Lewis McInnis

 
 
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Lewis McInnis

Selected Reviews:

WESTWORD August 26, 2015 by Michael Paglia
"…Chief among those is Lewis McInnis, with a section given over to his marvelous post-minimal paintings. A Fort Collins-based artist, McInnis is a master at striking a compromise between hard edges and soft margins, with his grids and other geometric arrangements seeming to collapse in front of our eyes as they work their way across the canvas."   read more»

CBS LOCAL CHANNEL 4 Apr. 14, 2014 by Deborah Flomberg
"Top Up-And-Coming Visual Artists In Denver"
Artist Lewis McInnis currently resides in Fort Collins, though this impressive artist held such positions as the Assistant Curator at the Smithsonian at the National Portrait Gallery. McInnis has been showing his work throughout Denver for some time, and if you have never seen his beautiful creations, then you should definitely make time to take a look. His richly detailed paintings are created using oil or gouache, while incorporating other methods like charcoal and colored pencils. The result is an abstract work of geometric patterns that have a dreamlike quality unlike any other. His work is fluid yet controlled, planned yet free, and each painting can easily draw you in for hours of contemplation.

WESTWORD Nov. 21, 2013 by Michael Paglia
"A pair of abstract solos makes up Structural Leanings at Space"     read more»

WESTWORD Oct. 25, 2013 by Michael Paglia
Haze Diedrich and Lewis McInnis. In what is set to be the last show in Space's current location, (with the gallery's striking new building, at Fourth and Santa Fe, to be unveiled around the first of the year), director Michael Burnett has mounted a pair of solos under the umbrella title of Structural Leanings. The artists whose work makes up the exhibit — Haze Diedrich and Lewis McInnis — are two of the state's most interesting abstractionists. Both build their compositions out of smaller shapes — non-repeating organic ones for Diedrich, and good old rectangles for McInnis. Burnett has split the gallery space down the middle, giving Diedrich the north half, McInnis the south. Though each is represented by his respective style, both are also doing something new. For Diedrich, it's taking nature and breaking it up into small clusters of elements that convey a mood rather than a particular scene. For McInnis, the dense yet regulated structures of his earlier geometric patterns has been opened up and, in some cases, dispensed with completely, replaced by big color fields that collide with one another.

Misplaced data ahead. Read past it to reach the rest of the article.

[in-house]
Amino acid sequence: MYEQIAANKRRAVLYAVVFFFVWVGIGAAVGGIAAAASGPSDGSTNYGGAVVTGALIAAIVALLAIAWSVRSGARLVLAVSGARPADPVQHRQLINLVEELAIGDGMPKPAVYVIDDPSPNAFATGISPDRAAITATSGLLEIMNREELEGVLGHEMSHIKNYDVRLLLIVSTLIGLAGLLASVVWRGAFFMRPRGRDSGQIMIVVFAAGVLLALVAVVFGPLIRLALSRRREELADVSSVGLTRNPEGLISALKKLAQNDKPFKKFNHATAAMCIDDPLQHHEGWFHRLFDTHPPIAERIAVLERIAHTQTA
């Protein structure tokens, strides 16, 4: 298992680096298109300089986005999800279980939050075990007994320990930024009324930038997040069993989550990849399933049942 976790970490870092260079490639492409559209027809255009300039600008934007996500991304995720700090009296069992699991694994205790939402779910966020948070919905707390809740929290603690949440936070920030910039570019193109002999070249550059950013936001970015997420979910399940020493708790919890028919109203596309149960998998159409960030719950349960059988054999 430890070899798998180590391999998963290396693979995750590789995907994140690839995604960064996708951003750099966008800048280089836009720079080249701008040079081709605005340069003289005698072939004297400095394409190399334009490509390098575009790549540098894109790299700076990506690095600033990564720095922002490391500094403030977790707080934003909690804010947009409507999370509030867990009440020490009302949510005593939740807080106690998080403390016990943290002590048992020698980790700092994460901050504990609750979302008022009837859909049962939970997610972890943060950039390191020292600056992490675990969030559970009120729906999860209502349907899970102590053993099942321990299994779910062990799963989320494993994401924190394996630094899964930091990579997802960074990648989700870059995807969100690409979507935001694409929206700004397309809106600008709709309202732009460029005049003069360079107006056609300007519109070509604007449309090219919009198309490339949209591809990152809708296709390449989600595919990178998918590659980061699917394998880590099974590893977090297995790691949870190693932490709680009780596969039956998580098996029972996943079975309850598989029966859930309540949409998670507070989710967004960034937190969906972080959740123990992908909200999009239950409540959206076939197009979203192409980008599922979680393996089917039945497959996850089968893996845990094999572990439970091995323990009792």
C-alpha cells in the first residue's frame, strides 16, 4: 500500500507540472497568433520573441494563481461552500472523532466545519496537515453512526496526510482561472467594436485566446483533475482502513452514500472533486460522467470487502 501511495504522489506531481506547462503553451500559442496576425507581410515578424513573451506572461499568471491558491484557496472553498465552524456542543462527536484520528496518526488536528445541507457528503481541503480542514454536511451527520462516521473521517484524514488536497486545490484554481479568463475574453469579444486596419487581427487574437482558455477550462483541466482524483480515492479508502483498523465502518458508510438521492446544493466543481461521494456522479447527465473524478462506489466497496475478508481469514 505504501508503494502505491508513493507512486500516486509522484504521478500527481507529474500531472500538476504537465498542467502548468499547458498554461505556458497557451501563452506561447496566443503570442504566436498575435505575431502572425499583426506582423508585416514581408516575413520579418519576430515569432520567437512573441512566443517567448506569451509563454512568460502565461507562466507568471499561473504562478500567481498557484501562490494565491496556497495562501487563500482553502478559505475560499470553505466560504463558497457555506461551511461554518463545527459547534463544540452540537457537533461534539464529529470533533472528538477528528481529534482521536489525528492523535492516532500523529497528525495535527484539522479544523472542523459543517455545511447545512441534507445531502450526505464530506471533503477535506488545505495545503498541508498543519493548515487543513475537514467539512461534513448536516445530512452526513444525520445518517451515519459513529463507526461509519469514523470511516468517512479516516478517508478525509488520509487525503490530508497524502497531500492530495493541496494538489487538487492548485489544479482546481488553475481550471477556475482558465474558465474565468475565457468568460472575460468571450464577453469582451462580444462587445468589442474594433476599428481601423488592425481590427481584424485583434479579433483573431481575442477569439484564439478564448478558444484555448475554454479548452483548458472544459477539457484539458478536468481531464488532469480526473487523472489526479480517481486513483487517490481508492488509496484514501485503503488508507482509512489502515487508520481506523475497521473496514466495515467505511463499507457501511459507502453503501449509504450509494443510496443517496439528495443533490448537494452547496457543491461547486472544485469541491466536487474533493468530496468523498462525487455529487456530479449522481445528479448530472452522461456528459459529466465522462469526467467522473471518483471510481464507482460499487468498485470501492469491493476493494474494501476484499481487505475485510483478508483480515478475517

WESTWORD 2013
"Perception. For whatever reason, Colorado has a strong tradition of post-painterly abstraction in the forms of hard-edged and pattern painting. The show Perception: Color/Line/Pattern, at the Arvada Center, taps into this current by showcasing historic and contemporary renditions of the sensibility in a handsome exhibit that fills out the capacious lower-level galleries. The show pretty much has all the usual suspects in the historic realm, including Charles Bunnell, Angelo di Benedetto, Otto Bach and Bev Rosen, all of whom were experimenting with geometry in the '60s and '70s, as was the younger David Yust. Coming hard on the heels of this group are the Criss Cross artists out of Boulder, notably the guru, George Woodman, a University of Colorado professor, and his students, including Clark Richert and Charles DiJulio. Doing his own thing with dots right here in Denver was Vance Kirkland, whose work relates to op art. The show also includes the work of contemporary artists reinterpreting the same ideas, such as Jaime Correjo, Adam Holloway, Wendi Harford, Emilio Lobato, Lewis McInnis and others. Through August 25 at the Arvada Center, 6901 Wadsworth Boulevard, 720-898-7200, arvadacenter.org."     read more»

DENVER MAGAZINE Aug. 2010
“Art for all Seasons” 2 page illustrated article regarding work selected for Four Seasons Hotel.

WESTWORD Art Beat Nov. 18, 2010 Michael Paglia
“…Last but hardly least is Lewis McInnis, who’s represented by more than half a dozen gouaches that are absolutely fabulous. They are dense little gems covered in spontaneous markings. I think of McInnis as being one of the top abstract painters around today, and these drawings prove it.”

WESTWORD Art Beat May 14-20, 2009 Michael Paglia